BIM software is a tool to enable a digital representation of a building or structure to be created. That digital model can include functional information as well as the geometric and physical characteristics of all elements. It will usually enable integration with design tools as well as third party collaboration and communication software, typically using cloud-based platforms.  

It is important to remember that BIM is a process, software tools are available to enable that process. Typically a set of software tools integrated together, rather than one single BIM software product, will be used to deliver the BIM outcomes for any project. The software tools selected may vary from project to project and should be selected to meet the needs and desired outcomes for each project.

What is Geotechnical BIM?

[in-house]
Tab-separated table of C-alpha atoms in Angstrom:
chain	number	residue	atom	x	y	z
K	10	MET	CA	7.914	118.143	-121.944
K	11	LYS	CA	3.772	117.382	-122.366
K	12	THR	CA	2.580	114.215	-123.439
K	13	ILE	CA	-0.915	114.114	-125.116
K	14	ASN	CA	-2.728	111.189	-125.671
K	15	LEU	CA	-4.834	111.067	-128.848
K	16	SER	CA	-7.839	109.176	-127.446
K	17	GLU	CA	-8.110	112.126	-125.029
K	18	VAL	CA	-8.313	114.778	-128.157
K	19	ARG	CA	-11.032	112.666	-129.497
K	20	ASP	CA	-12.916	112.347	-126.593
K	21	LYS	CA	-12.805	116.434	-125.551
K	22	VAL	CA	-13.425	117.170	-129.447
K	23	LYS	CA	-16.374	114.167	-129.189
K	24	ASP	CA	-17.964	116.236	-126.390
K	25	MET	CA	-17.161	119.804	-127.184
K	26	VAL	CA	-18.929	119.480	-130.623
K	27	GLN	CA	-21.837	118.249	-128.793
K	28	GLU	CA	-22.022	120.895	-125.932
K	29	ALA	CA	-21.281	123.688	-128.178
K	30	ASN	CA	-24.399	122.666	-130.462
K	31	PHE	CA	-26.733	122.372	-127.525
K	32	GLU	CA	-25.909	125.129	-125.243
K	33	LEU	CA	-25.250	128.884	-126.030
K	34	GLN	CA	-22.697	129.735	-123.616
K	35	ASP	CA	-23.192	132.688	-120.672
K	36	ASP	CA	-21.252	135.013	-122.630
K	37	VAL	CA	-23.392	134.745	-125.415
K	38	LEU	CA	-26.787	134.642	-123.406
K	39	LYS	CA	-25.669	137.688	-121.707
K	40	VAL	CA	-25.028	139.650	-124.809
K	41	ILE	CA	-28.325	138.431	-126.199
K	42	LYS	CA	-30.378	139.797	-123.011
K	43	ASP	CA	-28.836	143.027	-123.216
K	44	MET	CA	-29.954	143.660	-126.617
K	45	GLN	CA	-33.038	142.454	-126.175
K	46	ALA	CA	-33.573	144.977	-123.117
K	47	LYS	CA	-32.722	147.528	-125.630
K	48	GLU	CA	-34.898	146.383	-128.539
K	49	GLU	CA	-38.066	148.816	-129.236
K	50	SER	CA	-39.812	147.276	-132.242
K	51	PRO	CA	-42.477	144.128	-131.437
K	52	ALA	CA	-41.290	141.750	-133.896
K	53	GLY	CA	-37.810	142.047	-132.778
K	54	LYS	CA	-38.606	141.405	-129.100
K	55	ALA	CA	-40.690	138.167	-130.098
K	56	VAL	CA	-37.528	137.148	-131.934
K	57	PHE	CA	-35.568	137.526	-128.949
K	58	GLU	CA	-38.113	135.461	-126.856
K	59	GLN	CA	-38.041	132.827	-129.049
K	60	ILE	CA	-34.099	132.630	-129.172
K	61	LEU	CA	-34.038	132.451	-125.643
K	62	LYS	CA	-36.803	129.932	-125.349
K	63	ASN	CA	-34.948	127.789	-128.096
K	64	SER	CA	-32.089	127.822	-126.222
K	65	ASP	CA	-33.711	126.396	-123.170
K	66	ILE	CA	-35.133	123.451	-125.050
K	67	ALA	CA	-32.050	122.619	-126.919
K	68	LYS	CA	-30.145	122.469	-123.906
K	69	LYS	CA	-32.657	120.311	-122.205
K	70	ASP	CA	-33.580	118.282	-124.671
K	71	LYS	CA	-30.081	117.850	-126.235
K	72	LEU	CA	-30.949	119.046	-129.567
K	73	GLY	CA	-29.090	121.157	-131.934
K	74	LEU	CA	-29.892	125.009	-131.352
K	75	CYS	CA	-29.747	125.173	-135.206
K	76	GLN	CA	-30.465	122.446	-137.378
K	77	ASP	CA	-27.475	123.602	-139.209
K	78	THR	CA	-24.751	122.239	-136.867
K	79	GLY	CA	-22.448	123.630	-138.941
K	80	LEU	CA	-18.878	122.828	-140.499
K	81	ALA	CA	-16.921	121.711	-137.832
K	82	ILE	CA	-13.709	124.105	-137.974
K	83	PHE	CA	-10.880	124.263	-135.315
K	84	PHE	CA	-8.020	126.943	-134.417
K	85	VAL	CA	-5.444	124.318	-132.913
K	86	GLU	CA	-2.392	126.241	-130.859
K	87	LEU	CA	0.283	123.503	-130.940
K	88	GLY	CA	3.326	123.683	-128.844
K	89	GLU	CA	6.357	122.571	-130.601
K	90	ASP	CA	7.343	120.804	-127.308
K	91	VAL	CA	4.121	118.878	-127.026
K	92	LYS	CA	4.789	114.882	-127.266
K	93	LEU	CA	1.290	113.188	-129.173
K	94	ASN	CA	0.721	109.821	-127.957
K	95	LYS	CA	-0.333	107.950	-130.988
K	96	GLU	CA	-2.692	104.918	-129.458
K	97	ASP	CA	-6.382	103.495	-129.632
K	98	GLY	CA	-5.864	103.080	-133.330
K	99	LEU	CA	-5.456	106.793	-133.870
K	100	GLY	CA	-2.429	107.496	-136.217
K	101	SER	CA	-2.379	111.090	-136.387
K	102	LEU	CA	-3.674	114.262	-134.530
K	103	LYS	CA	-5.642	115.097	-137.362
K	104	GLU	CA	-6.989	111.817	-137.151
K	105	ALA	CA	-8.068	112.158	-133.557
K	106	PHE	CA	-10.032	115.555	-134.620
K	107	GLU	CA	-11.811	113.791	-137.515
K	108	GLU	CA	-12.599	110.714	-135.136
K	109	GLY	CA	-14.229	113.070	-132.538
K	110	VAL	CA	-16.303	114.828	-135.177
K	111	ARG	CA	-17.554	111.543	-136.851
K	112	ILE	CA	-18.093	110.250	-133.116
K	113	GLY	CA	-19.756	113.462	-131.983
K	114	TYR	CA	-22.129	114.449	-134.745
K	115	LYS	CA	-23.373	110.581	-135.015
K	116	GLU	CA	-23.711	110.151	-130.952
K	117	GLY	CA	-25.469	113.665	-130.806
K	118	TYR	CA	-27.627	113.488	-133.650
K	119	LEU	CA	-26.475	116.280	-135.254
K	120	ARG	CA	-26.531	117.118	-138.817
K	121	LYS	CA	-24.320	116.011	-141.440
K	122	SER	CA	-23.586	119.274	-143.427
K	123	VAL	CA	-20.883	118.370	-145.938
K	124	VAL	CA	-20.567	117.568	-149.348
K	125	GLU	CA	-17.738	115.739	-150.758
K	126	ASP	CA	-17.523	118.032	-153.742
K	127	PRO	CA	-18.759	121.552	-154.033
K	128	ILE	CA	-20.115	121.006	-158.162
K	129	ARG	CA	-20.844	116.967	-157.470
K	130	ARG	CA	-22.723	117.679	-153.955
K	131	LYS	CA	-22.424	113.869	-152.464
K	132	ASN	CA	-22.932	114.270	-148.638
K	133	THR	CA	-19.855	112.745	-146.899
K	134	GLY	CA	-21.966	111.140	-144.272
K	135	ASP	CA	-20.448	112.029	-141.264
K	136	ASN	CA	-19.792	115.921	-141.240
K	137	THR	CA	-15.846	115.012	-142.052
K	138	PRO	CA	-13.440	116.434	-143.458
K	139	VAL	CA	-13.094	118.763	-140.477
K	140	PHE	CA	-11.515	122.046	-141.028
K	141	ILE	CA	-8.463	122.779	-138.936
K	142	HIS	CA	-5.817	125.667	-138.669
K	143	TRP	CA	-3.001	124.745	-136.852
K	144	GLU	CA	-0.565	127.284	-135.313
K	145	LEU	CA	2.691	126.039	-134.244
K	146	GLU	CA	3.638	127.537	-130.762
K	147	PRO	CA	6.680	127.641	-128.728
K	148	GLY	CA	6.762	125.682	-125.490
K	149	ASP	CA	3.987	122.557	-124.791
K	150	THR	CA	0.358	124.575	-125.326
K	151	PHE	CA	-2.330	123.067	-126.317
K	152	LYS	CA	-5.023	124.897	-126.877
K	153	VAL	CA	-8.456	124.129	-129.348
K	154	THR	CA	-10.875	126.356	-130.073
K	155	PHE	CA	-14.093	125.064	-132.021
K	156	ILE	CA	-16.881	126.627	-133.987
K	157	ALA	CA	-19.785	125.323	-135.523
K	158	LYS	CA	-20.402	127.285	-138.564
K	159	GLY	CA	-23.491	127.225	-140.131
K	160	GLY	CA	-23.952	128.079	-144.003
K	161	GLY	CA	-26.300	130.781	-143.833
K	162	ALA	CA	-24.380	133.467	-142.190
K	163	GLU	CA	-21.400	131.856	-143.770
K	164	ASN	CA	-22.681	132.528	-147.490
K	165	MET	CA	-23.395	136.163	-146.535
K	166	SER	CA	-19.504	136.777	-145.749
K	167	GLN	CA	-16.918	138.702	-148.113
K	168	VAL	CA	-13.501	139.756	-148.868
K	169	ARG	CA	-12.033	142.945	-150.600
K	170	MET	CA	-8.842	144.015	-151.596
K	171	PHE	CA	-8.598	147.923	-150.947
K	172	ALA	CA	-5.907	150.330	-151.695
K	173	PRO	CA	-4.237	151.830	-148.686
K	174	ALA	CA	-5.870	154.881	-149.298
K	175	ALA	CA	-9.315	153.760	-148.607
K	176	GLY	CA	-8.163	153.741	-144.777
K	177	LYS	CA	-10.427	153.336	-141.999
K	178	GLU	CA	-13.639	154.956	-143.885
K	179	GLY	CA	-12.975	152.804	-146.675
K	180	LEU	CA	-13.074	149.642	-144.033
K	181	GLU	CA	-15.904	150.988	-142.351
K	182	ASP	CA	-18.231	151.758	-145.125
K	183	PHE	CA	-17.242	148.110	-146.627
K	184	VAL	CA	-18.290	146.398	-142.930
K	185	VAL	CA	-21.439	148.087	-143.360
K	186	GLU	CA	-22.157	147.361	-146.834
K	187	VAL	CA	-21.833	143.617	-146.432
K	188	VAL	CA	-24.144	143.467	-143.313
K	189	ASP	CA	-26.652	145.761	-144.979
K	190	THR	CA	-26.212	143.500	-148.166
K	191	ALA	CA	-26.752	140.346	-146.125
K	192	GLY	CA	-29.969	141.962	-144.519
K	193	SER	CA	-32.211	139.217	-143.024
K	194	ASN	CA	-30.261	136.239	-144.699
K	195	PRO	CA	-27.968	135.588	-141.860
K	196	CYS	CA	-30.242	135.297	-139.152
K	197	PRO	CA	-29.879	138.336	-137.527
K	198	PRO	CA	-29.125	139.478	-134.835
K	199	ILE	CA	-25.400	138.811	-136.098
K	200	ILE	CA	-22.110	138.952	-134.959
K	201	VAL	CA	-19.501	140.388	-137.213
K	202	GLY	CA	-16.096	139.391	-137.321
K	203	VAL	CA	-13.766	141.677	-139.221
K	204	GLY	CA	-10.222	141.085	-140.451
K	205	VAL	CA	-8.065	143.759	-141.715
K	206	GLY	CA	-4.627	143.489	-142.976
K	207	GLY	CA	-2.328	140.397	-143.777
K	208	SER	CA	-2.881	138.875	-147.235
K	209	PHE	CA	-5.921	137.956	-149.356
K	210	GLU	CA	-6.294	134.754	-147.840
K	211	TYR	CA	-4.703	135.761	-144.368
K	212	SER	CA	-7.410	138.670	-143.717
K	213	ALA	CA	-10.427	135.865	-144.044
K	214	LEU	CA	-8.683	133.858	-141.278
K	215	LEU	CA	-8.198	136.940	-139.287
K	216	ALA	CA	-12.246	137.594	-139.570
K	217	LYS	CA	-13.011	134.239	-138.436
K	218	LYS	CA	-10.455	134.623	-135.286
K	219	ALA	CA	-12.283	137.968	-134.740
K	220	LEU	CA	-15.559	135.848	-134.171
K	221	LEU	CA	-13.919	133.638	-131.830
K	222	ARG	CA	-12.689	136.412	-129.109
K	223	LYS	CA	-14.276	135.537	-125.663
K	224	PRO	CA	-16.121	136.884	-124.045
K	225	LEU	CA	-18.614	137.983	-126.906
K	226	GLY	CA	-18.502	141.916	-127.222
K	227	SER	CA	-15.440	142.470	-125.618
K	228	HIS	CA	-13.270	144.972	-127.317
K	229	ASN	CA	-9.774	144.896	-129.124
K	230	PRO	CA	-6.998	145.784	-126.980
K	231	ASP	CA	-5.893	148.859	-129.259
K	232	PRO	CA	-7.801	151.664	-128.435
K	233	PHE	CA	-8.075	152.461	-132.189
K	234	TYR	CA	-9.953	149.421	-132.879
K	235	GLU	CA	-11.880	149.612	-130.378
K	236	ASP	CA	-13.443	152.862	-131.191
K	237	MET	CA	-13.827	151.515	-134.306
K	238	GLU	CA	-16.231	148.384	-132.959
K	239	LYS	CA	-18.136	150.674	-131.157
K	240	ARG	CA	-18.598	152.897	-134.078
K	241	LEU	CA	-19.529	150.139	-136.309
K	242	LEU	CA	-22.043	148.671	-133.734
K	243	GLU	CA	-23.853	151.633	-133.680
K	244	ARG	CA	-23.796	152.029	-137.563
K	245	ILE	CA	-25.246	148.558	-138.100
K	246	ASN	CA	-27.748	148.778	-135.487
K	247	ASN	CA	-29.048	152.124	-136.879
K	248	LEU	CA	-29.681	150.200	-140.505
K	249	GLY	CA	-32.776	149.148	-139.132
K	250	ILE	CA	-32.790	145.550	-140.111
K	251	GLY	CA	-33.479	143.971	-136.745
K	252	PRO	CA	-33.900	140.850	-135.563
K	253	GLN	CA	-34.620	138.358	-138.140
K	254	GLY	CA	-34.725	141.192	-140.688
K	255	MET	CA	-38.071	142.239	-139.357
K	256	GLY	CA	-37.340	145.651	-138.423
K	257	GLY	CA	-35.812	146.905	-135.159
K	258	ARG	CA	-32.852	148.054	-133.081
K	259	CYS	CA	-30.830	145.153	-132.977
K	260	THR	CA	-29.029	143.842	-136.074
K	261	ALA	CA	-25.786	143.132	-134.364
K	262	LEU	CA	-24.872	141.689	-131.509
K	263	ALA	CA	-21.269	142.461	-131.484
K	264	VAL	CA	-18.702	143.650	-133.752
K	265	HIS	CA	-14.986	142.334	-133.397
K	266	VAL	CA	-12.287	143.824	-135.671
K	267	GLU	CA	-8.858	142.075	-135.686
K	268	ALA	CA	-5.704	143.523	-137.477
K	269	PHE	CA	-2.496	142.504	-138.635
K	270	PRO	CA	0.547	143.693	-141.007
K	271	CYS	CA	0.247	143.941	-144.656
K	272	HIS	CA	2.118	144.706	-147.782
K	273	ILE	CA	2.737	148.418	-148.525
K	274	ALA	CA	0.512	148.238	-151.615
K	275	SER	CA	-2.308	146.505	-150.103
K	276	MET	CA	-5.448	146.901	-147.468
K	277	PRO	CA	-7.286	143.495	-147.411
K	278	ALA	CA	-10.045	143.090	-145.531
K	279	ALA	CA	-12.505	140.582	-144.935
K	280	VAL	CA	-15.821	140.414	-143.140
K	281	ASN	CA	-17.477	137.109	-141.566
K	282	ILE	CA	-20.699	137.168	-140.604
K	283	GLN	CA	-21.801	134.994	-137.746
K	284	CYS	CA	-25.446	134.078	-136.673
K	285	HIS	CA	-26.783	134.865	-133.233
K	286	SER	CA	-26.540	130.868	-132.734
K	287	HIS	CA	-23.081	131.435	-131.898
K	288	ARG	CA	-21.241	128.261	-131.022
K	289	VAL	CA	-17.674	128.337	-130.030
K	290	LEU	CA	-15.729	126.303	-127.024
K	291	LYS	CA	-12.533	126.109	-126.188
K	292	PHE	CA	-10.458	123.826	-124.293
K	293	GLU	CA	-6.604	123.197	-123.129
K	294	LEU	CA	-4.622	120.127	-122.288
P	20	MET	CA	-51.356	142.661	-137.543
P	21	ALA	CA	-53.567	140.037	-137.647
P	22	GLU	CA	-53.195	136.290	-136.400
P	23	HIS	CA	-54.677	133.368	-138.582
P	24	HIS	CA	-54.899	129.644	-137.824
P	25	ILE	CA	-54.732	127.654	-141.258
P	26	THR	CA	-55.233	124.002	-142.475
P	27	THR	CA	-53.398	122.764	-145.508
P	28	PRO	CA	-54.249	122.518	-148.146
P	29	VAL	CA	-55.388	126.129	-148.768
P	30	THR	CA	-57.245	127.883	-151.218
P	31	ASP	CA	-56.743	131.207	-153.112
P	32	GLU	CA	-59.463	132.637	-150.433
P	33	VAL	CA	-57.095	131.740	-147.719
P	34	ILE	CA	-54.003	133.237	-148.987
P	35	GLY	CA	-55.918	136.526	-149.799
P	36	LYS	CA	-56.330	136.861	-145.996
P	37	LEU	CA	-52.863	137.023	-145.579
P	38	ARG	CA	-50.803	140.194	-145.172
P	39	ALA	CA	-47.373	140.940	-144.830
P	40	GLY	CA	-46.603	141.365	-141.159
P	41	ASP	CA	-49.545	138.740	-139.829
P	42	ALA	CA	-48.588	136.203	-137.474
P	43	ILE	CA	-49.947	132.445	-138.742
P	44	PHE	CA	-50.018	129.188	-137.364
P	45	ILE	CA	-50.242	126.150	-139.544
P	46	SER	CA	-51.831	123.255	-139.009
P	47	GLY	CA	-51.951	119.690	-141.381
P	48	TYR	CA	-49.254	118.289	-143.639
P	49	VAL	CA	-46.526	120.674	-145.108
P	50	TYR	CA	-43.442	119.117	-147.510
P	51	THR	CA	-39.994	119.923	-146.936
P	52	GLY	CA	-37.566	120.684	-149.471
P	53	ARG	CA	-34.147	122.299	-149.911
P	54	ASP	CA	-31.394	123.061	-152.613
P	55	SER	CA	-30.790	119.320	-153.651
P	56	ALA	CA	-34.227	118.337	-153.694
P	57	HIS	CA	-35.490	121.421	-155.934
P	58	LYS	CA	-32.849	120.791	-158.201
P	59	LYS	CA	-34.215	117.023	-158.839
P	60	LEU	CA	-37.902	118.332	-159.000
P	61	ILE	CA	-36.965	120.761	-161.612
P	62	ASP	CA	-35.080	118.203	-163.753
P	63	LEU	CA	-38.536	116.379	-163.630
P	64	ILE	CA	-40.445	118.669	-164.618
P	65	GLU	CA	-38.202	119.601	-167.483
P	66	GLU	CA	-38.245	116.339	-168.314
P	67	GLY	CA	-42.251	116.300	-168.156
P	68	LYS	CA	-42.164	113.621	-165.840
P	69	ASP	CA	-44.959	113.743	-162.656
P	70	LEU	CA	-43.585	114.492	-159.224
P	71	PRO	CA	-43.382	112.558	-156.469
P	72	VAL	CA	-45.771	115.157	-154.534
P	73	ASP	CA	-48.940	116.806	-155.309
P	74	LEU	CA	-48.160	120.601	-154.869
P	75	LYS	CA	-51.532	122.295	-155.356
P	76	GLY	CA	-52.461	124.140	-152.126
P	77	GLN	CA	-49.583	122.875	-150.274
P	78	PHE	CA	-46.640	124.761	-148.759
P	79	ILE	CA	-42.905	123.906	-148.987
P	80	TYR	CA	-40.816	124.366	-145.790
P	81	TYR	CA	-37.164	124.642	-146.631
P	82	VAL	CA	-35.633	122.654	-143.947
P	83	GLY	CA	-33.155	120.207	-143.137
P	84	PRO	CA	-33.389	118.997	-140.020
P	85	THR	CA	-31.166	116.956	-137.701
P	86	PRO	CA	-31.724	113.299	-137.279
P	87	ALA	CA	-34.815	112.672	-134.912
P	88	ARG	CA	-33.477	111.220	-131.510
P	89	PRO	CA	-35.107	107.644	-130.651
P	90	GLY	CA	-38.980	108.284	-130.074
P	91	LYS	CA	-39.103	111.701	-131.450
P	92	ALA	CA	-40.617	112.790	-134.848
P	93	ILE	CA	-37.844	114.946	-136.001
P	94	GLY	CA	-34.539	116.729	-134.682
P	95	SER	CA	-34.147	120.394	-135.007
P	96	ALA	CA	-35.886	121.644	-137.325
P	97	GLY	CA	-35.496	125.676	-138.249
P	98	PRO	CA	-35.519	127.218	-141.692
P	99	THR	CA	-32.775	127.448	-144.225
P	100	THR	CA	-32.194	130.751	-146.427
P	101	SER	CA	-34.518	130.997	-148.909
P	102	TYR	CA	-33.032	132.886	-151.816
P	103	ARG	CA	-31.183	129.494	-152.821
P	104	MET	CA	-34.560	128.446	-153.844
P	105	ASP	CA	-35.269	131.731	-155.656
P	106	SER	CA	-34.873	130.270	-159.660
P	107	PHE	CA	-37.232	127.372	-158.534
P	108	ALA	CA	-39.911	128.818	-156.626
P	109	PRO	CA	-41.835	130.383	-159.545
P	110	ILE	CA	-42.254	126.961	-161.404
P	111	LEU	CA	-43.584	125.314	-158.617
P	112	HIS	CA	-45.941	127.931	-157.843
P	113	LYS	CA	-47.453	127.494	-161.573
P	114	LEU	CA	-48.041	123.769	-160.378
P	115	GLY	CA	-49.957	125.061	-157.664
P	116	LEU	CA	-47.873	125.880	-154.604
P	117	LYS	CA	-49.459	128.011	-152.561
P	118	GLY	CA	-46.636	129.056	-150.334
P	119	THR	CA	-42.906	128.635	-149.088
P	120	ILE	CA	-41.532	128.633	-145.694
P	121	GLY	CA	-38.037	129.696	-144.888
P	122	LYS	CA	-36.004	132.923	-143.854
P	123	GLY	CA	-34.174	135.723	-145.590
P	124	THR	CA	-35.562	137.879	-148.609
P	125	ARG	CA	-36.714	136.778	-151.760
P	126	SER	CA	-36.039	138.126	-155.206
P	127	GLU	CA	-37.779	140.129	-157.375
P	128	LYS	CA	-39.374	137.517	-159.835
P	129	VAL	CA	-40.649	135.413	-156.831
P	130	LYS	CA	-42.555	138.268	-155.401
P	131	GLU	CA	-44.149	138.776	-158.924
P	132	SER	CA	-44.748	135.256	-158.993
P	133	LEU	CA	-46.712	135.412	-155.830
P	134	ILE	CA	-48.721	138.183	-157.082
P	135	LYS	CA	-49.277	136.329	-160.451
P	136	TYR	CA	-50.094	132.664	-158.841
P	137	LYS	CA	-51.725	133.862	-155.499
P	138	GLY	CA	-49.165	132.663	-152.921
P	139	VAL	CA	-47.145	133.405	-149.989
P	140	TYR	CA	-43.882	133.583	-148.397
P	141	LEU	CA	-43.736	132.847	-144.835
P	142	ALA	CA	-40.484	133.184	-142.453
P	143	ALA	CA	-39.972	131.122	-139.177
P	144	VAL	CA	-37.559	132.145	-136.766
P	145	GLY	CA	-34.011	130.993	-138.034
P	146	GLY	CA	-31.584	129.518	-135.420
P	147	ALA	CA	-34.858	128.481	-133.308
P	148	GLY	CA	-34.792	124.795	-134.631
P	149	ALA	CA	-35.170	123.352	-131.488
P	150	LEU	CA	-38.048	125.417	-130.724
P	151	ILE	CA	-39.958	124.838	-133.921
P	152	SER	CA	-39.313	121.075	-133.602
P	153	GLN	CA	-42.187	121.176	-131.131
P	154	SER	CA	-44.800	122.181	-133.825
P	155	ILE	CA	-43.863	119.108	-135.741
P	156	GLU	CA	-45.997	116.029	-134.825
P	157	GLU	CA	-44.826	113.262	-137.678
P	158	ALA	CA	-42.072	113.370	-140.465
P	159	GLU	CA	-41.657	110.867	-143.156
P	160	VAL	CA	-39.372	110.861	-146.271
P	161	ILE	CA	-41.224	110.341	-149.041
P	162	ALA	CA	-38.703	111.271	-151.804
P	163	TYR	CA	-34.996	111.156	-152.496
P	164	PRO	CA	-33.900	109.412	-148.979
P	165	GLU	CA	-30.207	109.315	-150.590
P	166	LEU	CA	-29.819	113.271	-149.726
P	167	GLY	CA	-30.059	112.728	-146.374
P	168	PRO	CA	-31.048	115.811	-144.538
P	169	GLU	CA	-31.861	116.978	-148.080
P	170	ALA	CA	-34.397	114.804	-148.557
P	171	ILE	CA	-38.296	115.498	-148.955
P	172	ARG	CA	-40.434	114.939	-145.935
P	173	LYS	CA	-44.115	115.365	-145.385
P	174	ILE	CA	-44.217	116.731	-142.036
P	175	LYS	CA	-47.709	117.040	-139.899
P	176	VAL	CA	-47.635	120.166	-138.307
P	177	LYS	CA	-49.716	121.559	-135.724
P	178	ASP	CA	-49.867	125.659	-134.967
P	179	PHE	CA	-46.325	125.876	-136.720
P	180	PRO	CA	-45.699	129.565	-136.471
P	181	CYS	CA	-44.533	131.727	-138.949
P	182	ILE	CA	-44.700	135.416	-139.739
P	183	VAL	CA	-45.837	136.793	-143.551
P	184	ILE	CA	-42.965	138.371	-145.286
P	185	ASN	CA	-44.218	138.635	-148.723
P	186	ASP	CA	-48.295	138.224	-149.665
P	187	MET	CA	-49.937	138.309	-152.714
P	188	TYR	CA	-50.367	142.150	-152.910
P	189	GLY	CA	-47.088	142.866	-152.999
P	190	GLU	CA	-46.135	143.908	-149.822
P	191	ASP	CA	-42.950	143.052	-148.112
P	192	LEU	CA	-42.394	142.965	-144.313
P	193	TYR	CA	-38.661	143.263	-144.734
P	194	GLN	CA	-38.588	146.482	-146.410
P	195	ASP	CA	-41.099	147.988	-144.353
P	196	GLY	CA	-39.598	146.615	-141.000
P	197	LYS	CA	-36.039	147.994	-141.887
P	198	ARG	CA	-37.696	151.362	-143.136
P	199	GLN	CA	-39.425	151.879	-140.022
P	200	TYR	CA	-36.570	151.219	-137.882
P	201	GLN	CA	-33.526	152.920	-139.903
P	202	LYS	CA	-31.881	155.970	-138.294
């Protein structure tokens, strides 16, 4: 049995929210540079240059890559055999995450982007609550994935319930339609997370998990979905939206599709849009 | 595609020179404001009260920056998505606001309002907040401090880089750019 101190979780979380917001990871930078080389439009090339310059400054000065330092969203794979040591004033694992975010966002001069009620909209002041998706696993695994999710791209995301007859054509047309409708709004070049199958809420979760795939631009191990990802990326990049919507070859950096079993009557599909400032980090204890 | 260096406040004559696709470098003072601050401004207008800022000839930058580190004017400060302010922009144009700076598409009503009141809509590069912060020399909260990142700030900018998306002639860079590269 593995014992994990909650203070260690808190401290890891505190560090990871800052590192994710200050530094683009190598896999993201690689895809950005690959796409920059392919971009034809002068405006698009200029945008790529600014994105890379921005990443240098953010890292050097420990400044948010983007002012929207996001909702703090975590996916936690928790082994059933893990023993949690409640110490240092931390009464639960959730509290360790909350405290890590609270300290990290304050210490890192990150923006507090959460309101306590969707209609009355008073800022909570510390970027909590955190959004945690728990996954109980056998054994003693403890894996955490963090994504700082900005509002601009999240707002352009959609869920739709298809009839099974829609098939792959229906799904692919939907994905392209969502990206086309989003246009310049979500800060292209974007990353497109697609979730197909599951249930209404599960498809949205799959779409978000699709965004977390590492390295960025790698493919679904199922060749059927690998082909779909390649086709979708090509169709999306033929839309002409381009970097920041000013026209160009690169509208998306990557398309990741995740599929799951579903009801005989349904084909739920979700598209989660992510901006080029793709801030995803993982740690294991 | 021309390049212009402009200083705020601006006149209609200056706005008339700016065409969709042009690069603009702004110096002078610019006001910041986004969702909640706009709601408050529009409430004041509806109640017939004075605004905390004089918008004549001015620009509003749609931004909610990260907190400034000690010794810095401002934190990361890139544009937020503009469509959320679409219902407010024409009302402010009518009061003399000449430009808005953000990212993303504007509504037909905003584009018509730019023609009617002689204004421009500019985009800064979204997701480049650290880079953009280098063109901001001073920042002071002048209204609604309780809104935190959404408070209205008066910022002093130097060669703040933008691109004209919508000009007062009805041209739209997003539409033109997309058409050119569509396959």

The use of BIM has extended beyond its use only for buildings into wider geotechnical engineering projects. The BIM process is being applied to a wider built environment, to include tunnels, dams, and other geo-structures as well as bridges and other infrastructure works. A more recent extension of BIM has seen the incorporation of geotechnical and geospatial data into a single model.  

The 3-D geotechnical model is built up from data obtained from mapping, boreholes, geophysical records, geotechnical surveys, site investigation and more. The model is not static and can be updated to include information gathered from site during the construction process. This is crucial to enable the observational method to be employed – an important design approach for geotechnical engineers. Information can be extracted for input into geotechnical analysis tools, such as Plaxis, GeoStudio or FLAC. The 3-D model is of great value to engineers tasked with interpreting monitoring and observational data obtained during the construction process. The ability to visualise and share geotechnical issues within the design and construction teams add great value to the geotechnical data.